By Justin Reedy
The Beach at Clayton County International Park will be getting some major repairs to ensure it can open for the upcoming summer season.
Some areas of the Beach, the swimming venue in the county-owned park east of Jonesboro, had to be repaired before it could open on Memorial Day weekend this summer, according to Rick Lane, the park manager. One of the biggest priorities was repairing the children's pool area, Lane said, but many other areas in the swimming venue and the VIP pavilion had to be addressed during this off-season.
"The kiddie pool was mainly the area we had to address before we could open," Lane said. "Basically, the objective was to accomplish enough so we could open the park this year."
The children's pool will have surface cracks repaired, Lane said, and will have all slides and other apparatus replaced. Some of the waterslides in the adult area will also be repaired.
The renovation of the VIP building is almost done, Lane said, and when it is completed the facility will have new carpet, fresh painted walls, two new dance floors and upgraded restrooms and VIP suites.
The upgrades and renovations to the Beach facilities should all be completed by Memorial Day weekend, May 24-26, but the schedule is going to be tight.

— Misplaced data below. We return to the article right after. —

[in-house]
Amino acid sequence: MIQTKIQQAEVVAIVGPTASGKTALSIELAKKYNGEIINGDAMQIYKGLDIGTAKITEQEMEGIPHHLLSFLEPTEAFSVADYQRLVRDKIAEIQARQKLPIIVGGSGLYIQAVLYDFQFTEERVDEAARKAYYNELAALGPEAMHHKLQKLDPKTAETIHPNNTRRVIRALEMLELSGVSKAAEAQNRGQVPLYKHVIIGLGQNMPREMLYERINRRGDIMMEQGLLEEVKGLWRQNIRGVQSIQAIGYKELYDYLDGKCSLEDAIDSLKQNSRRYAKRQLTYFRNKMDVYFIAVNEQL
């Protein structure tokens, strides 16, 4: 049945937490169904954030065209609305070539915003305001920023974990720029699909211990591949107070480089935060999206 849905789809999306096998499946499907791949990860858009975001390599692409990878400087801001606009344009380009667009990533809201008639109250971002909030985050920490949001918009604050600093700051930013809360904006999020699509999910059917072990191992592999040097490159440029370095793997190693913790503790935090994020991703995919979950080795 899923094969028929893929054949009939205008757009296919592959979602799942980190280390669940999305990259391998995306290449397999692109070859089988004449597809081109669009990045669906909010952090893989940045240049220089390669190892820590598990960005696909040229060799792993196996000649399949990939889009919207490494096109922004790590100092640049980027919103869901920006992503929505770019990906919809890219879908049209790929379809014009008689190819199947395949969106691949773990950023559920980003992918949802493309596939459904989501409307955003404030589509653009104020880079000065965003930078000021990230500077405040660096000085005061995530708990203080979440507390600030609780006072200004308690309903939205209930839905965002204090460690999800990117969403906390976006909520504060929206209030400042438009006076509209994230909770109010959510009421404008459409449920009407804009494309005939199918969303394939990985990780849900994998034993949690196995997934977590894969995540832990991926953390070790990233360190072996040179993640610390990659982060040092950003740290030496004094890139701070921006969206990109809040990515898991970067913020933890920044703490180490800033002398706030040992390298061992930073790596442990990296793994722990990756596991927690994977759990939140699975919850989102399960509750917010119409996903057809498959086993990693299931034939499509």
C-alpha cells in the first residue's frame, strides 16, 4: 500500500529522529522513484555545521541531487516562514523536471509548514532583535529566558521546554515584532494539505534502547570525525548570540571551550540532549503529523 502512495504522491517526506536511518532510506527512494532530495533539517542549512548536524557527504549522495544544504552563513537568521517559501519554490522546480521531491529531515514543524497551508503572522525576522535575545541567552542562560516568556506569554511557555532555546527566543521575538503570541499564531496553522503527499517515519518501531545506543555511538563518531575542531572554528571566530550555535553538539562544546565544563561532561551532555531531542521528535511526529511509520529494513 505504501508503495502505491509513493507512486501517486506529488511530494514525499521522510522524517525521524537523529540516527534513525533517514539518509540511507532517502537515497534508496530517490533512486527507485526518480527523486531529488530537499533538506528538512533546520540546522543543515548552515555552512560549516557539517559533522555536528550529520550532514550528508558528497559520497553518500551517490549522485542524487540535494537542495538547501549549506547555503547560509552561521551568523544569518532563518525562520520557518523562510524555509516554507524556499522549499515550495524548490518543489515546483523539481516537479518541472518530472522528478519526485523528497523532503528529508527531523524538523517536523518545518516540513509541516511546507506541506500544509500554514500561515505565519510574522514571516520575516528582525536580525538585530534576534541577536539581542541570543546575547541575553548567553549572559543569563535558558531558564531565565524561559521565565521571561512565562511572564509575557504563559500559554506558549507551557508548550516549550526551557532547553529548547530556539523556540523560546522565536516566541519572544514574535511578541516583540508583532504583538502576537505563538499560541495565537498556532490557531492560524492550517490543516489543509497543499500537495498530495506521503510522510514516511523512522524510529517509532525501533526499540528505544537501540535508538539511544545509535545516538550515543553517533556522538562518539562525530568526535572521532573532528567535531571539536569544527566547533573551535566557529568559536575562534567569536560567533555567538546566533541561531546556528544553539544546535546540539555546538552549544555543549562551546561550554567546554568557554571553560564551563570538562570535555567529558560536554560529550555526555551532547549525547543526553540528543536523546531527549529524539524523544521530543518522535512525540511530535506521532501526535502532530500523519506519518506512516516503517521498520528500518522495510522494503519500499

"We're running really short on time," Lane said. "Hopefully, we'll start on (the children's pool renovation) this week, weather permitting, of course. We should have everything done by Memorial Day weekend."
The Clayton County Board of Commissioners will vote on about $150,000 in funding for renovations and upgrades at the Beach at its meeting tonight. The commission meets at 7 p.m. in the county Administration Building, 112 Smith St., Jonesboro.
The funding voted on today by the commission would fund new equipment and furniture for the VIP pavilion, repairs to the children's pool and replacement of all of the foam products in that pool.
A study by the Clayton County Tourism Authority presented to the county Board of Commissioners last year pointed out that several attractions in the park were in dire need of repair. The study also recommended that the county change its fee collection methods to help raise the money required for renovations, but the county chose not to raise its rates.
The children's pool, the swimming venue pavilions, the waterslides, and the bathroom and serving areas were all mentioned in the study as being in need of repair.
"We think the Clayton County International Park can be a real jewel for Clayton County," Stacey Dickson, executive director of the Tourism Authority, told the commission last year. "But it needs some polish n very badly. Plainly speaking, it is in a sad state of repair."
But most of those areas have already been or are being addressed, Lane said, and the county intends on starting a major redevelopment plan on the park in the next few years. Earlier this year, the commission awarded a contract to
Aquality Consulting of Jacksonville, Fla. to draft a three- to five-year master plan for redeveloping the park. That document should be done in August, Lane said.